Why You Shouldn’t Give Your Doctor Your Social Security Number
Whenever you visit a doctor or hospital, you’re automatically given a pile of forms to fill out. You’re asked for routine information such as your name, address and phone number and, in most cases, you’re also asked for your social security number. Did you ever stop to think why you’re being asked for it? Here’s why you shouldn’t give your doctor your social security number.
Why Medical Offices Ask for Your Social Security Number
Your social security number isn’t needed to file medical claims, because insurers have a different number used to file medical claims. The main reason medical providers request your social security number is so that they have it if you don’t pay your bills and they need to use it for collection purposes.
That may not seem like a problem if you’ve always paid your bills, but it could create problems for you that you’re not anticipating. Once you have shared your social security number with a medical provider, your risk of being part of a data breach increases. If that happens, your personal information may be compromised.
What to Say When You’re Asked for Your Social
When you leave the line for your social security number blank when filling out medical forms, the medical representative may not even notice. If they should ask for it, you can honestly answer that you prefer not to provide it except when it’s legally required because of the possibility of identity theft.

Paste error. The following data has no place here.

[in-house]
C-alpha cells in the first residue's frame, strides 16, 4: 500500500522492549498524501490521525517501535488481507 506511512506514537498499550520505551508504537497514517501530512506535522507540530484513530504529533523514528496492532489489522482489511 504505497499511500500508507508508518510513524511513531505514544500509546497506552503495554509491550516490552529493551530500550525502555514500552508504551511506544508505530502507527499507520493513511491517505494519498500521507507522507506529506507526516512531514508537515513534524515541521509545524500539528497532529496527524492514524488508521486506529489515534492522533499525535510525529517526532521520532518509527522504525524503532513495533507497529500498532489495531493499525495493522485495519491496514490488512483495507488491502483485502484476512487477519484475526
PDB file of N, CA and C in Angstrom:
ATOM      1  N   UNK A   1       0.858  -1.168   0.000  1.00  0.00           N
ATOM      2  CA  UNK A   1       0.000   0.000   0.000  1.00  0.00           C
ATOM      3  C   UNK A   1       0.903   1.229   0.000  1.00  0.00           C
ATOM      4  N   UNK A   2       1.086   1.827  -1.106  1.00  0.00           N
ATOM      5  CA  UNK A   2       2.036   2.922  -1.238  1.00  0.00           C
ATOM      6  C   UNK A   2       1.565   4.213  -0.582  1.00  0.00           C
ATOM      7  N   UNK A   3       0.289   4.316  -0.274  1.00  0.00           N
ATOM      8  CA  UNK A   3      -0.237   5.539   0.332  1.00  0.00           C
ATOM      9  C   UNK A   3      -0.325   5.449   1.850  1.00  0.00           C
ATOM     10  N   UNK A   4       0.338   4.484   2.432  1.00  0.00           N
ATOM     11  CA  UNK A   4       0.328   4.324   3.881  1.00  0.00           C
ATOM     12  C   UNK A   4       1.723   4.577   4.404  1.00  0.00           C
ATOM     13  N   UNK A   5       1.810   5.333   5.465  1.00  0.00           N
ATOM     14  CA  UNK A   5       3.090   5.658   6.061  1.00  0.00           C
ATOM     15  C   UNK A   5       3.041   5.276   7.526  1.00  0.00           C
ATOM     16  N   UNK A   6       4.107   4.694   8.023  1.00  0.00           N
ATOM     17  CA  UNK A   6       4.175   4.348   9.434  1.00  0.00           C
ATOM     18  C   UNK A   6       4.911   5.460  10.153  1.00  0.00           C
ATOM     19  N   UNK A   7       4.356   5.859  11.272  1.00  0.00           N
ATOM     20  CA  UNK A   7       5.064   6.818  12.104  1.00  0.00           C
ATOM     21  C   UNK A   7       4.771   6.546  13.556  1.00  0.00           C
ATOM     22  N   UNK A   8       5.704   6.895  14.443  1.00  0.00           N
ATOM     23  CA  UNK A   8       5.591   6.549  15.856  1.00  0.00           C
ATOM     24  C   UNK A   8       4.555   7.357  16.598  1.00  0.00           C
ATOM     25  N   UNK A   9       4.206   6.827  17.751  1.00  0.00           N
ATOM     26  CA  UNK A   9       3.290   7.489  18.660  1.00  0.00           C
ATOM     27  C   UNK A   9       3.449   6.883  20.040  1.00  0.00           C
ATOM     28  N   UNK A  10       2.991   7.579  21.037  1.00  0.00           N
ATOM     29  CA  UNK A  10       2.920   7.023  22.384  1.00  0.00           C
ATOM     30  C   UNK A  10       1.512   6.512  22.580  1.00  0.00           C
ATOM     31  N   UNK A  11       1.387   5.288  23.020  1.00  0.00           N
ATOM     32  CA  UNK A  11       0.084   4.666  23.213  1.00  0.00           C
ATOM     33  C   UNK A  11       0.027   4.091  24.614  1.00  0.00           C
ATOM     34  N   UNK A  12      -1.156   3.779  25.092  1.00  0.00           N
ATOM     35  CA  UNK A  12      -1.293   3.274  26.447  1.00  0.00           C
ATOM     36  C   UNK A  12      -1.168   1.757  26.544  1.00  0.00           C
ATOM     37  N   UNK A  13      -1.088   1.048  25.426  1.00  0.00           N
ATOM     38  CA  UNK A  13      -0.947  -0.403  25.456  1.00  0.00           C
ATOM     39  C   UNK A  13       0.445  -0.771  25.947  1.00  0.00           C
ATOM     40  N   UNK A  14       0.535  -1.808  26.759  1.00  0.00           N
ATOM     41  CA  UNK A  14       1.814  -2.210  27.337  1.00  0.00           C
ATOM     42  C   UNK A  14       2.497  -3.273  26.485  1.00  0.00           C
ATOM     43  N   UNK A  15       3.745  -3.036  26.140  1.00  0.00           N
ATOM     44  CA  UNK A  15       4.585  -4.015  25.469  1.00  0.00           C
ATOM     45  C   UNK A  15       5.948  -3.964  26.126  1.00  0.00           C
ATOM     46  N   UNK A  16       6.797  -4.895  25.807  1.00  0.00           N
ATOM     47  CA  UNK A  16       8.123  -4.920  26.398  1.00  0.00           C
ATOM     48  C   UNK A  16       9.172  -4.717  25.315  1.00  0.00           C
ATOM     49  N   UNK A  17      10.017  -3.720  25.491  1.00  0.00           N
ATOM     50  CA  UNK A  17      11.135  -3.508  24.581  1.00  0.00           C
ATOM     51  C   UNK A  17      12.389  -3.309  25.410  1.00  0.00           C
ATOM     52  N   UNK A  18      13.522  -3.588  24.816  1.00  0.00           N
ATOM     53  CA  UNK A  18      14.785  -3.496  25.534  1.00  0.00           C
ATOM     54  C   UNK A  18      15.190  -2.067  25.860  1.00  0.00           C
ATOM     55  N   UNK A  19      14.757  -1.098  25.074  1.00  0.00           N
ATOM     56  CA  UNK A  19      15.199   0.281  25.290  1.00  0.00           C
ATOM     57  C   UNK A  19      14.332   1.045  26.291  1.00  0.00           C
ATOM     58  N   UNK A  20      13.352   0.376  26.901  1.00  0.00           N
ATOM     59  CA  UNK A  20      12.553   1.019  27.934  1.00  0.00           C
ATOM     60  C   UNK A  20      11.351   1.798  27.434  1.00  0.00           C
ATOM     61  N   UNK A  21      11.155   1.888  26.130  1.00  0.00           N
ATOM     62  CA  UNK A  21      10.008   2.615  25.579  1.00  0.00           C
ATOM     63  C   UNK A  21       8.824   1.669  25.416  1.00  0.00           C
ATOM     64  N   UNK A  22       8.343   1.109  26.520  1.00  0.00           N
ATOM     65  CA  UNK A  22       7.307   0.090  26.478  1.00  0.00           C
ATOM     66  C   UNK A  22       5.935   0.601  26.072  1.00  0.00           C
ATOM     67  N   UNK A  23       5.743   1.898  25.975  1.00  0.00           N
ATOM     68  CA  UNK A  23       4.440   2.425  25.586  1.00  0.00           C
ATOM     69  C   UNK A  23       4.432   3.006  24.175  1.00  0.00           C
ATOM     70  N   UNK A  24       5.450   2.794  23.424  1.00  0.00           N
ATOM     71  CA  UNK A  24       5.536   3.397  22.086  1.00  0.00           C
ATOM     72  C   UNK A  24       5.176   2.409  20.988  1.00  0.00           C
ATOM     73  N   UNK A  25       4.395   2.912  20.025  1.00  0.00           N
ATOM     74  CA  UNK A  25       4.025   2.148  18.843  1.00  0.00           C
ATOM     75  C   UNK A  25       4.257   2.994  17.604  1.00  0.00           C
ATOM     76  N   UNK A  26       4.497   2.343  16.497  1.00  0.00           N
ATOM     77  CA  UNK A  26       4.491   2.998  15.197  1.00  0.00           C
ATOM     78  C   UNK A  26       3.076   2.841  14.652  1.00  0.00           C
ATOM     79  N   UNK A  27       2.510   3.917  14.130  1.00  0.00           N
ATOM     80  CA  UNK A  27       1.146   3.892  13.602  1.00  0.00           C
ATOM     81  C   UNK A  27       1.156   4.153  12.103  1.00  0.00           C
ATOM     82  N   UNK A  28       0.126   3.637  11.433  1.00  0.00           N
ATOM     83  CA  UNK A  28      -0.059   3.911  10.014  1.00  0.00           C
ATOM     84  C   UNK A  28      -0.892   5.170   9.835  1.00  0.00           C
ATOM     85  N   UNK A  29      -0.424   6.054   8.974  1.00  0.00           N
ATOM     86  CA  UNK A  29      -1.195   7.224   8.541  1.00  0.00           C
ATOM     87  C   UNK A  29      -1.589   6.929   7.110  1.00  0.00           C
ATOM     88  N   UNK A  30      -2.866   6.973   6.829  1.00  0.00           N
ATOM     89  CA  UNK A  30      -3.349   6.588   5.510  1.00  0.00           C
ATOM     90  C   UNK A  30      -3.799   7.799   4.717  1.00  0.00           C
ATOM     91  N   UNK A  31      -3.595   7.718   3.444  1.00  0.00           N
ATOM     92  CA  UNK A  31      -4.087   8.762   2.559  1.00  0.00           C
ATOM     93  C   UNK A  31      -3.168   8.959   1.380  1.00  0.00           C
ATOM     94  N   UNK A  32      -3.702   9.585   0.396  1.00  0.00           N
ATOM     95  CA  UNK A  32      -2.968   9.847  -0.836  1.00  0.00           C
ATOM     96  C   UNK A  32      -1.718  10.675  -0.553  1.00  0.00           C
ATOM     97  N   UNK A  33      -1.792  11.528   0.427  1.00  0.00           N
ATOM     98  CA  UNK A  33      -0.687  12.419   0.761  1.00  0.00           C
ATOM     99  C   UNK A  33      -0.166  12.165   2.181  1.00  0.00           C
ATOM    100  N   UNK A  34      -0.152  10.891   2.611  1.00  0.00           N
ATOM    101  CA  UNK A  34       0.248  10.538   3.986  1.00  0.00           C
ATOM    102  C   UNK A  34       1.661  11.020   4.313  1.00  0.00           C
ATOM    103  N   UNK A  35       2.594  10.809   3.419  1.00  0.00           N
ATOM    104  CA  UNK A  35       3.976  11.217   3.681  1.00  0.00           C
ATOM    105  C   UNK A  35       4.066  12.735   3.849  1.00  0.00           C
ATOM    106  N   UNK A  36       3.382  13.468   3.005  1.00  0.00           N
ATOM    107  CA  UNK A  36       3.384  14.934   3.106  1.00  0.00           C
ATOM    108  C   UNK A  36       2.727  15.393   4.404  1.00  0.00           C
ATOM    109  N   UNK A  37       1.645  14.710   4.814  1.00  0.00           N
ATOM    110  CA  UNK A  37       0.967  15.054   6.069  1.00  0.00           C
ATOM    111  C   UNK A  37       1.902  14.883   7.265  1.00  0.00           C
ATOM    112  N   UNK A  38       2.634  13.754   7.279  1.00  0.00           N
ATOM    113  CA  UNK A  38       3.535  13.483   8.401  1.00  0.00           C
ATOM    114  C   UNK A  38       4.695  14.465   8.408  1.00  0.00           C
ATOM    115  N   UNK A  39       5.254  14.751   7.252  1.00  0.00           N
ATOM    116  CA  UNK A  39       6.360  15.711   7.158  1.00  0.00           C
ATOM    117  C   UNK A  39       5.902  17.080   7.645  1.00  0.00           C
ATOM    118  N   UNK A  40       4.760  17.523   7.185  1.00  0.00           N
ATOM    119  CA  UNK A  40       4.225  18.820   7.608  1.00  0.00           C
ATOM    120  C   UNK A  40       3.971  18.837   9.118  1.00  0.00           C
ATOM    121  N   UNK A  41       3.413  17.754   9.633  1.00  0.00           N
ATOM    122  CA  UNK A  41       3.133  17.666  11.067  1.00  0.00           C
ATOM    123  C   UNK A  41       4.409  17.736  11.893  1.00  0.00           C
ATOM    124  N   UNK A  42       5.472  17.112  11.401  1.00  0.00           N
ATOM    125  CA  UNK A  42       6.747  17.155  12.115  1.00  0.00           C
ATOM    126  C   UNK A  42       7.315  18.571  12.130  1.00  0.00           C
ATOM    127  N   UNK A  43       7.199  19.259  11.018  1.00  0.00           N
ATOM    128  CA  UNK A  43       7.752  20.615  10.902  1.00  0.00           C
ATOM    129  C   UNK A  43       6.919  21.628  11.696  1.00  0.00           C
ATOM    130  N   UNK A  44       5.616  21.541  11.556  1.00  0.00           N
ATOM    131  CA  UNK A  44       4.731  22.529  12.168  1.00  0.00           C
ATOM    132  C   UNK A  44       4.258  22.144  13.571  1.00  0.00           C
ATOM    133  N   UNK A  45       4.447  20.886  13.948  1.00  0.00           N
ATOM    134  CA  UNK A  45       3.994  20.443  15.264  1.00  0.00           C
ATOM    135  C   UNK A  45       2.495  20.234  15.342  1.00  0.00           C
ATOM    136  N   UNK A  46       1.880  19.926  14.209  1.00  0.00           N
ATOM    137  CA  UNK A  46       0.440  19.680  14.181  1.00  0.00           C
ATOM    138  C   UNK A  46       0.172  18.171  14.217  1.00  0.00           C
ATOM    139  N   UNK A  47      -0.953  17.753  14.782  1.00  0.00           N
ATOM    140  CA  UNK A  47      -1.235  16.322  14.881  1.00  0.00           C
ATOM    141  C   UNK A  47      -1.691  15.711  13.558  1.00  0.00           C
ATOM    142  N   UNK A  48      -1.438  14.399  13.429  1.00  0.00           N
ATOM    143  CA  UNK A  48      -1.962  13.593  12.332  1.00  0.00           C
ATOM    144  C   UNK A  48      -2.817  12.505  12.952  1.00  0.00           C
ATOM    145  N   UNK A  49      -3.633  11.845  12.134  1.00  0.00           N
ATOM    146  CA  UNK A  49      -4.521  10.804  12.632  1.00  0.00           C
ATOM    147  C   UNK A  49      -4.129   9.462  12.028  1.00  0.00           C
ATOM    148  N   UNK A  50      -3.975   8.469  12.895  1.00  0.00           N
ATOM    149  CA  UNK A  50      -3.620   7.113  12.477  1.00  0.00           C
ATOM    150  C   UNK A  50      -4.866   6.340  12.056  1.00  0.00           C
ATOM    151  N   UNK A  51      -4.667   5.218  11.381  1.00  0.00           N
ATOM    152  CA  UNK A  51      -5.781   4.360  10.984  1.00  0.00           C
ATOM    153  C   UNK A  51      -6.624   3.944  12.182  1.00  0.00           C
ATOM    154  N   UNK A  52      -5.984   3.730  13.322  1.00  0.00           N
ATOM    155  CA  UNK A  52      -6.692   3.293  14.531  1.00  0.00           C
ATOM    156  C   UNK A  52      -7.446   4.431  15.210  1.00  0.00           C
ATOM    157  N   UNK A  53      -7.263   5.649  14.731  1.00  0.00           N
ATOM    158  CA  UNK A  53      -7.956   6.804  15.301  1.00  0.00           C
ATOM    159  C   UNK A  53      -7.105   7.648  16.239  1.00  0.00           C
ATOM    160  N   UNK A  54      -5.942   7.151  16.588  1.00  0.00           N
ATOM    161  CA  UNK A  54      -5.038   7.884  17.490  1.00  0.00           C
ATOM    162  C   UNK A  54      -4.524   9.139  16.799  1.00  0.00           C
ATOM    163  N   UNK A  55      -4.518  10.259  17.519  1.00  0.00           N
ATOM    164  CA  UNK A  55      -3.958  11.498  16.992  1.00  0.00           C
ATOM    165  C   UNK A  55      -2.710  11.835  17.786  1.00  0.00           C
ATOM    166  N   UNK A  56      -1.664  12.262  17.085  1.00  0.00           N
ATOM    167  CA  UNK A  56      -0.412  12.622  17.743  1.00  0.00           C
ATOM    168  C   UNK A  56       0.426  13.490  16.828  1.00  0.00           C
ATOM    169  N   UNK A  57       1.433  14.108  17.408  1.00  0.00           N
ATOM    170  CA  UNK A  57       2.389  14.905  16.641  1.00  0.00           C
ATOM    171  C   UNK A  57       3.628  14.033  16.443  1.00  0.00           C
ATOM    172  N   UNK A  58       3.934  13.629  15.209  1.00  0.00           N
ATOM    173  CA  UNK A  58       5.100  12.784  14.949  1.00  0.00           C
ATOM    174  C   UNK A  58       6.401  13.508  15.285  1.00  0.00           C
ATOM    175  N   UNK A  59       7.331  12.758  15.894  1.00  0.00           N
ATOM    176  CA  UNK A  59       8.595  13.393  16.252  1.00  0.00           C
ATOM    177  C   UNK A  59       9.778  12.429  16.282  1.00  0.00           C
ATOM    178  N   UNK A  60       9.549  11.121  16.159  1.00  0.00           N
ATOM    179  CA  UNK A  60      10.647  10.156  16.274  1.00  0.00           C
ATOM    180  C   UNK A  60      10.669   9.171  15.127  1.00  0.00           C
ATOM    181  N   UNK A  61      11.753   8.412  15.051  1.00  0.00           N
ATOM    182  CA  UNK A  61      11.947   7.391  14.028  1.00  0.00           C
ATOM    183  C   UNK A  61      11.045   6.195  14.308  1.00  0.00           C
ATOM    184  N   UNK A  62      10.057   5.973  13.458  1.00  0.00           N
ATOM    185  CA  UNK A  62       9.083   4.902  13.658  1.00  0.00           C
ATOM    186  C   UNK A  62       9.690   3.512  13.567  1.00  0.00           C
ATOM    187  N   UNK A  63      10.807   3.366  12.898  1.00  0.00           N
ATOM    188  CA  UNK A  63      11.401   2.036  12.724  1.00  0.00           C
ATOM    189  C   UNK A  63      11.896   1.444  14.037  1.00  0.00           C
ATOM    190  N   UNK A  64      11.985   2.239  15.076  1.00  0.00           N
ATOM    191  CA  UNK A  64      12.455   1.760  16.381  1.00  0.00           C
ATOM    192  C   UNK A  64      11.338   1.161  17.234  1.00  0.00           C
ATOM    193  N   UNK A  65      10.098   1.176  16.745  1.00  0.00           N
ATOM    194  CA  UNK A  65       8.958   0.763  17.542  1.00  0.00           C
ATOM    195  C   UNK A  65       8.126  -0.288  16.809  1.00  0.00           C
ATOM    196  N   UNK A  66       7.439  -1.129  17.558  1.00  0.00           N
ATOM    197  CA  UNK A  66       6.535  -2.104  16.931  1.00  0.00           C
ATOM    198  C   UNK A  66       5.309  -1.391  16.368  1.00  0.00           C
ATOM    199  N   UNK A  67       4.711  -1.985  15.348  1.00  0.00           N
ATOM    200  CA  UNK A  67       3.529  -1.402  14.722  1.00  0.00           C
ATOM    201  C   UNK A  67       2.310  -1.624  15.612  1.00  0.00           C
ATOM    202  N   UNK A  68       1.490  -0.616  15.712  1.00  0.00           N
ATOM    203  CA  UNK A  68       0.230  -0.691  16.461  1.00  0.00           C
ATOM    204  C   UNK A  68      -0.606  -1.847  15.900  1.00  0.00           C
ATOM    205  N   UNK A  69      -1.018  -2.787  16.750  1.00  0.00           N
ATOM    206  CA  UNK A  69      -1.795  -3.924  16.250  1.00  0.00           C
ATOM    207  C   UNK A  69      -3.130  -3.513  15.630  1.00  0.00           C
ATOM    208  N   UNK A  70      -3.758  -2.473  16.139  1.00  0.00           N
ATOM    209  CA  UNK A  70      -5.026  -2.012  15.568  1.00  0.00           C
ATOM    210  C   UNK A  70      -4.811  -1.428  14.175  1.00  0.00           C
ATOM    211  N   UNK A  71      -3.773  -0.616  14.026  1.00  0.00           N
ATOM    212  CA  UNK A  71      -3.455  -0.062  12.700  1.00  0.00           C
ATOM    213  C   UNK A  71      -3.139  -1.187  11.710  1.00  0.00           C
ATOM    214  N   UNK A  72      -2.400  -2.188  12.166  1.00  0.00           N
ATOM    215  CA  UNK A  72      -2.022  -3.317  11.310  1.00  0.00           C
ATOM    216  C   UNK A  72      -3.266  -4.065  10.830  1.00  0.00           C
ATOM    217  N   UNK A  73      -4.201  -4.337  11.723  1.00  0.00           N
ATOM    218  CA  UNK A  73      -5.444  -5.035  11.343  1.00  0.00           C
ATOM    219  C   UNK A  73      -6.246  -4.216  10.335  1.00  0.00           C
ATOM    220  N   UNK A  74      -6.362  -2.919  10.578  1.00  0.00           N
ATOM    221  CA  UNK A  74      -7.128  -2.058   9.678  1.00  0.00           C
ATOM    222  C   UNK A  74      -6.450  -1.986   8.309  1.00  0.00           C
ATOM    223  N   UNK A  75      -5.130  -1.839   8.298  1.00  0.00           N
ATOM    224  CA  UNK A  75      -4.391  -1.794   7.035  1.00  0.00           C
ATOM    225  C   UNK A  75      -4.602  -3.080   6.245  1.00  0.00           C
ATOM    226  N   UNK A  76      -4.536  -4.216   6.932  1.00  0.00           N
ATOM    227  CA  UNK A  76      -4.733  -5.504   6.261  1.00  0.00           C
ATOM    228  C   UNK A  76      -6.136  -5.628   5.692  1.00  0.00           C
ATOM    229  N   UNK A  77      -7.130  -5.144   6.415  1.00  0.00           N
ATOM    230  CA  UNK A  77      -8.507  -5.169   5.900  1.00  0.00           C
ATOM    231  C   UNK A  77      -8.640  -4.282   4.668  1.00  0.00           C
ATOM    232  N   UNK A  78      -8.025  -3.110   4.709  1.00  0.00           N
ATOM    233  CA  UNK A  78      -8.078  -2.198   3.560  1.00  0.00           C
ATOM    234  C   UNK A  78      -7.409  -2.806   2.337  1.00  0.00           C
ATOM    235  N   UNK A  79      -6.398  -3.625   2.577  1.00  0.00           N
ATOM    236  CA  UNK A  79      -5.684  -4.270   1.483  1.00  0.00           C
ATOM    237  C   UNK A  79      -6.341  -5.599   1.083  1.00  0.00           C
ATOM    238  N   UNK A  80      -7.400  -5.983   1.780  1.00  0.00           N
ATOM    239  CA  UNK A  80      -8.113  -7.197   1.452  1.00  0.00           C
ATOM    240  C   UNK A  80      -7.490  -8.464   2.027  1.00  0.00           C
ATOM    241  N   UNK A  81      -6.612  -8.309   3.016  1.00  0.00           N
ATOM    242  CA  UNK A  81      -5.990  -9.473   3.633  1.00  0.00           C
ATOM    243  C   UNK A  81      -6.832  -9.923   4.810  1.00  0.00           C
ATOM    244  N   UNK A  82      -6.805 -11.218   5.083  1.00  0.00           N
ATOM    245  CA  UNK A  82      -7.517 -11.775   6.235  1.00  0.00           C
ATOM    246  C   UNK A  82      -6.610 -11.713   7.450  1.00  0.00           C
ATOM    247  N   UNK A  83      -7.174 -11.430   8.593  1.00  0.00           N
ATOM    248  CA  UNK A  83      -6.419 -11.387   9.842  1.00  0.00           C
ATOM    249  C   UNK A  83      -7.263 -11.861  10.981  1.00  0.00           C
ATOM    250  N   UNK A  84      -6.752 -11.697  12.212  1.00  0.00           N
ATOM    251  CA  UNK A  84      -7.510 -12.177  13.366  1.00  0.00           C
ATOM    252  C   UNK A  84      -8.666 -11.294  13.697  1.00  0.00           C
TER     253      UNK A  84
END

There are good reasons to be proactive about protecting your personal information whenever you can. Medical providers and insurance companies may not have the security protocols needed to protect the personal information of their clients. Thieves that gain access to your social security number may also be able to access your medical records and your personal financial information.
When You Must Provide Your Social Security Number
Keep in mind that you have the right to refuse to share your social security number, but medical providers also have the right to refuse to provide service if you don’t provide information they request. You also have the right to choose a different medical provider if a provider insists that you share this information with them and you prefer not to.
There are some instances in which you don’t have a choice about providing your social security number. Medicare recipients have to provide their social security number because this number is the ID number used to process health claims. Medicare advises those that use Medicare to share this information only with those you trust to work with Medicare on your behalf.
Protecting Your Credit
Protecting your identity is an important part of protecting your credit. Your credit score and the information on your credit report are used to decide whether to approve credit applications and what interest rate you’ll receive if you’re approved. It’s important to keep an eye on your credit reports and dispute any information that’s incorrect right away. If your identity is stolen, it can cause damage to your credit that impacts you for many years.
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